At the end of the treatment, rats were killed by decapitation. Blood was immediately collected to measure serum parameters, and additional blood samples were collected on EDTA. After centrifugation at 1,000g for 15 min at 4°C, plasma was removed and stored at -20°C. Plasma insulin was measured by radioimmunoassay (CIS; Bioternational, Gif-Sur-Yvette, France). Livers were excised and sliced; fragments were either used immediately to measure enzyme activity or were rapidly frozen in liquid N2 for later processing.
Glucose tolerance testing. After an overnight fast, rats received 2 g/kg glucose intraperitoneally. Glucose concentrations were measured before and at 15, 30, 60, 90, and 120 min after glucose administration. These studies were performed on antimals anesthetized with pentobarbital, which was administrated intraperitoneally (60 mg/kg body wt).
Analytical procedures in serum samples. Serum alanine transaminase (ALT), aspartate transaminase (AST), urea, triglyceride, and cholesterol levels were measured spectrophotometrically by standard techniques adapted to a Dax 72 analyzer (Bayer Diagnostics, Leverkusen, Germany).
Enzyme activity assay. Glycogen synthase (GS) and glycogen phosphorylase a (GPa) activities were determined in fresh liver samples homogenized in 10 vol 10 mmol/l Tris-HCl (pH 7.4) containing 150 mmol/l KF, 15 mmol/l EDTA, 600 mmol/l sucrose, 50 mmol/l 2-mercaptoethanol, 10 μg/ml leupeptin, 1 mmol/l benzamidine, and 1 mmol/l phenylmethylsulfonyl fluoride. The homogenates were centrifuged at 10,000g for 15 min at 4°C, and the resulting supernatants were used for determinations. The GS activity ratio (—glucose-6-phosphate [G6P]/+G6P) and total activity were measured as previously described (16). GPa activity was determined as described by Gilboe et al. (17). Glucokinase (GK) and hexokinase (HK) activities were measured in fresh liver samples homogenized in 10 vol ice-cold 50 mmol/l Tris-HCl buffer (pH 7.4) containing 1 mmol/l EDTA, 100 mmol/l KCl, 300 mmol/l sucrose, and 10 mmol/l 2-mercaptoethanol. The homogenates were centrifuged at 10,000g for 15 min at 4°C. The GK and HK activities of the supernatants were determined as previously described (18). Liver pyruvate kinase (L-PK) activity was measured spectrophotometrically. Frozen liver samples were homogenized in 10 vol ice-cold buffer solution at pH 7.4 with 50 mmol/l glycilglycine, 15 mmol/l EDTA, 100 mmol/l KF, and 5 mmol/l potassium phosphate. The homogenates were centrifuged at 10,000g for 15 min at 4°C, and total L-PK activity and activity ratio (V0.15/V, measured at 0.15 and 5 mmol/l phosphoenolpyruvate, respectively) were determined in the supernatants as described (19). FAS activity was measured spectrophotometrically at 25°C. Frozen liver samples were homogenized in 10 vol ice-cold buffer solution of 100 mmol/l KH2PO4, pH 7.0, and 0.1 mmol/l EDTA. The homogenates were centrifuged at 10,000g for 15 min at 4°C, and FAS activity was determined in the supernatants as previously described (20).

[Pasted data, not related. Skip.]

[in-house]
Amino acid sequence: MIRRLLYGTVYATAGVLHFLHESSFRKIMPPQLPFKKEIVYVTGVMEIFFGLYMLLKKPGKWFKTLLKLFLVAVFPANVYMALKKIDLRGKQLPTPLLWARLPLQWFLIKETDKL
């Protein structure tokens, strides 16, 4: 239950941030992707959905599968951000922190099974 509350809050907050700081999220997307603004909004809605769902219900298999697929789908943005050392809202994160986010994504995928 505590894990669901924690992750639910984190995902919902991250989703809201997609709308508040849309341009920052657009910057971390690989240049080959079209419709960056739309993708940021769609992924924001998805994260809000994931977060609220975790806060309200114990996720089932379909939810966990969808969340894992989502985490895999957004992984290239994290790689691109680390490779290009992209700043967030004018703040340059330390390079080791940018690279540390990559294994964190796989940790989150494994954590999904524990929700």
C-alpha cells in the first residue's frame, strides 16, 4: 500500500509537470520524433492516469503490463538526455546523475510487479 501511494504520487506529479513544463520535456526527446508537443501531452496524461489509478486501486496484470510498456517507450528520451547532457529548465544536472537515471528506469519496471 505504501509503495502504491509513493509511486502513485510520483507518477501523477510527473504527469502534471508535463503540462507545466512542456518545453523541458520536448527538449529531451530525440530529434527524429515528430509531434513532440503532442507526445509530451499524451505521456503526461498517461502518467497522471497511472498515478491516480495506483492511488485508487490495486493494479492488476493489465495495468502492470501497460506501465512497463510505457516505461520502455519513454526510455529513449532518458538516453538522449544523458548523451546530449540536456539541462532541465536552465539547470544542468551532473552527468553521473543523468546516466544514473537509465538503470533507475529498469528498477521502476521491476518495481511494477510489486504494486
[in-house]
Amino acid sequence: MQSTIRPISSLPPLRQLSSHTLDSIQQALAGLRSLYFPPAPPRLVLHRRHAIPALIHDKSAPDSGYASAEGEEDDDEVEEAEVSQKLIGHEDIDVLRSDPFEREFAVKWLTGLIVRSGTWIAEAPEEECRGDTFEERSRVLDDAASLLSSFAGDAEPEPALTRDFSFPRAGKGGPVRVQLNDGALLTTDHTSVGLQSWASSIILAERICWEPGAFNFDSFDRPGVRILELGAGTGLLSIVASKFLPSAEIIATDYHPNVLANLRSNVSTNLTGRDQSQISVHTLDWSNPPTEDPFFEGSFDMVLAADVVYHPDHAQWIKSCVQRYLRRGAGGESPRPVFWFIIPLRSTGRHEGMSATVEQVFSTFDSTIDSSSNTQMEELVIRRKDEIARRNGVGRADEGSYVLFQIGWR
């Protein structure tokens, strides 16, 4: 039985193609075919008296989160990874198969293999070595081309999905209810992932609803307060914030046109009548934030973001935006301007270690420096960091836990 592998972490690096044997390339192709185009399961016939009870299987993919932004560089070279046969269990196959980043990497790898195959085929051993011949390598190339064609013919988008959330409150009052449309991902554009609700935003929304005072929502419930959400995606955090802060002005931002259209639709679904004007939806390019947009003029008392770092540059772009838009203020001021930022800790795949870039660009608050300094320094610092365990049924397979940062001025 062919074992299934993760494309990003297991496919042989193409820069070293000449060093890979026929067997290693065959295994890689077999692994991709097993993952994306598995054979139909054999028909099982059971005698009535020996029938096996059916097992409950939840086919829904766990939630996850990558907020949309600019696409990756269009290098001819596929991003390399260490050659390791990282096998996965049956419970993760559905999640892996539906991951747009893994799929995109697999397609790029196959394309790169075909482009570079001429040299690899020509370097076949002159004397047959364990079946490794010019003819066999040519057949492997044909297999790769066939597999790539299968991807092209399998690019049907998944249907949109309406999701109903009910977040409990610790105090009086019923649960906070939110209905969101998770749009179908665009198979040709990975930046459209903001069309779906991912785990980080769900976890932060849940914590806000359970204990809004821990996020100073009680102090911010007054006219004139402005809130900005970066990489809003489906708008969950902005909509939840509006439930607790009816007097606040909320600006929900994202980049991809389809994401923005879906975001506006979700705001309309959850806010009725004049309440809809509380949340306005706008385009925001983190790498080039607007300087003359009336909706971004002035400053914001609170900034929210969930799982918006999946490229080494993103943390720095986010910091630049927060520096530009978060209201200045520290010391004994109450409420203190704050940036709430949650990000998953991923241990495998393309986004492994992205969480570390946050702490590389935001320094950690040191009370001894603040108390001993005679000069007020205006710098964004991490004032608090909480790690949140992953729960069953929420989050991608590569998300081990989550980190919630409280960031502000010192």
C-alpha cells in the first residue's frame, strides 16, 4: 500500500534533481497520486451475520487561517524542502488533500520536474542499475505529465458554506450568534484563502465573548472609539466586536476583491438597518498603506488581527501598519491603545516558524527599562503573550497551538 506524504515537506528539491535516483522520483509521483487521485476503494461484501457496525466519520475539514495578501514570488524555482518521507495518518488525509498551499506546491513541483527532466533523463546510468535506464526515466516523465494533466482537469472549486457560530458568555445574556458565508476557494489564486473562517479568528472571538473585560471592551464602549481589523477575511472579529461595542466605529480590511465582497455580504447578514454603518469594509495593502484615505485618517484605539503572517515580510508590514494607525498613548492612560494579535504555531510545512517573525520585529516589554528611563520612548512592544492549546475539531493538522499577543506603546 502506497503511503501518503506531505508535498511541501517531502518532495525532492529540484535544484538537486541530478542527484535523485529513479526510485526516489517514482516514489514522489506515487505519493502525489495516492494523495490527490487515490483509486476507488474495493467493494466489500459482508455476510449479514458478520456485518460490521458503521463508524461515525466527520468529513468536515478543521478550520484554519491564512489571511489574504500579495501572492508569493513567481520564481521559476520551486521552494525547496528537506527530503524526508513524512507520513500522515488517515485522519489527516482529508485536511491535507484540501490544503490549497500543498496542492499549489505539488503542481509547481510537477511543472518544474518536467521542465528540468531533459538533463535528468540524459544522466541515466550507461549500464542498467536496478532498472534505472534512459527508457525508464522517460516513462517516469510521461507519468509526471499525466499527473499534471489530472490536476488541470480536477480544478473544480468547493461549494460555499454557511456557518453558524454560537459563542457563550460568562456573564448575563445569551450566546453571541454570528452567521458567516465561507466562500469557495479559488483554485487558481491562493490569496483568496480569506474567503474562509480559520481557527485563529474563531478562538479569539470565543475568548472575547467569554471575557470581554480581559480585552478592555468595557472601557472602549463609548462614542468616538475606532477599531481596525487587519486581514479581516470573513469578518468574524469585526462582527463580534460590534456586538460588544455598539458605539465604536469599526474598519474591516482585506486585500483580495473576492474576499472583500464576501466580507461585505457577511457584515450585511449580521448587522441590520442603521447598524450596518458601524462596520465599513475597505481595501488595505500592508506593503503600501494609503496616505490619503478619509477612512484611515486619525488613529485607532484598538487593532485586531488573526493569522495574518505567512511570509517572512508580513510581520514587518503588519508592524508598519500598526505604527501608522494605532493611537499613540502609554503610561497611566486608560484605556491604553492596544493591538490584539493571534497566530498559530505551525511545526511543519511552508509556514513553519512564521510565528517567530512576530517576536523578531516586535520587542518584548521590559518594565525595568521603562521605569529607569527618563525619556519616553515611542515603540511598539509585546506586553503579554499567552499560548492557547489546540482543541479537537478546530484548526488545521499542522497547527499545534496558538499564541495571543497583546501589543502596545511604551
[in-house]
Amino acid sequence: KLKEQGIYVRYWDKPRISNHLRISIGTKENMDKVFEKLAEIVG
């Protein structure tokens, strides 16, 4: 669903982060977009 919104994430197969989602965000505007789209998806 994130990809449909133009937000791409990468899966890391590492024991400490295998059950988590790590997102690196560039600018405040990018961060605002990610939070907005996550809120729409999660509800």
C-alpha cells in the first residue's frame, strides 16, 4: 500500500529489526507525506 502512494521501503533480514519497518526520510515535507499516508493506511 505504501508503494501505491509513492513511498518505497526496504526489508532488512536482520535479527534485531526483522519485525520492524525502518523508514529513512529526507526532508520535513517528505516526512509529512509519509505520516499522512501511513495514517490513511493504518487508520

Metabolite determinations. Liver glycogen content was determined as described (21). Frozen liver samples were homogenized with 10 vol ice-cold 30% (wt/vol) KOH and boiled at 100°C for 15 min. Glycogen was determined after ethanol precipitation. The intracellular concentrations of G6P were measured by spectrophotometric assays (22).
Hepatocyte isolation and culture and tyrosine phosphorylation determination. ZDF rat hepatocytes were isolated from 24 h-fasted animals by collagenase perfusion and were cultured as previously described (23). Sodium tungstate, sodium orthovanadate, and insulin treatments were then performed as described in Fig. 7. After treatment, cells were immediately lysed with boiling 10 mmol/l Tris-HCl (pH 7.4), 1% SDS, and 1 mmol/l sodium orthovanadate. The protein concentration was determined using the BCA Protein assay kit (Pierce, Rockford, IL).
Proteins were separated by 5-15% SDS-PAGE and transferred to nitrocellulose membranes (Schleicher and Schuell, Dassel, Germany). Proteins were then immunoblotted with mouse anti-phosphotyrosine monoclonal antibody PY20 (Transduction Labs, San Diego, CA); the immunoblots were developed using an enhanced chemiluminescence detection system (Amersham, Amersham, U.K.), as recommended by the manufacturer.
PEPCK Western blot analysis. Frozen liver samples were thawed, homogenized in 10 vol homogenization buffer (10 mmol/l Tris-HCl, pH7.4, 150 mmol/l NaCl, 1% sodium deoxycholate, 1% Triton X-100, 0.1% SDS, 10 μg/ml leupeptin, 10 μg/ml aprotinin, 10 μg/ml pepstatin, and 1 mmol/l phenylmethyl sulfonylfluoride), and centrifuged at 14,000g for 15 min at 4°C. Pellets were discarded and protein concentration of the supernatants was determined as described by Bradford (24).
Proteins were separated by 10% SDS-PAGE and transferred to nitrocellulose membranes, which were processed for immunoblotting with a sheep polyclonal antibody to rat liver phosphoenolpyruvate carboxykinase (PEPCK) (provided by Dr. Daryl Granner, Vanderbilt University) (25) and developed as described above.
Pancreatic islet isolation and analysis. The pancreatic islets were isolated by the collagenase method (26). Islets were separated from the remaining exocrine tissue by handpicking under a stereomicroscope. Batches of eight islets were incubated in a shaking water bath for 90 min at 37°C in 1.0 ml bicarbonate-buffered medium containing bovine serum albumin (5.0 mg/ml) and D-glucose at 2.8 or 16.7 mmol/l. For the first 10 min of incubation, the vials containing the incubation medium with the islets were gassed with O2:CO2 (95:5). At the end of the incubation period, the supernatants were stored at -20°C until assayed for insulin by radioimmunoassay. Insulin content was measured in these islets after ultrasonic disruption at 4°C in 0.5 ml acid-alcohol solution (75% [vol/vol]) ethanol, 23.5% bidistilled water, and 1.5% (vol/vol) 10 mol/l HCl) and centrifugation at 1,500g for 10 min at 4°C. The resulting supernatants were kept at -20°C until insulin assay by radioimmunoassay.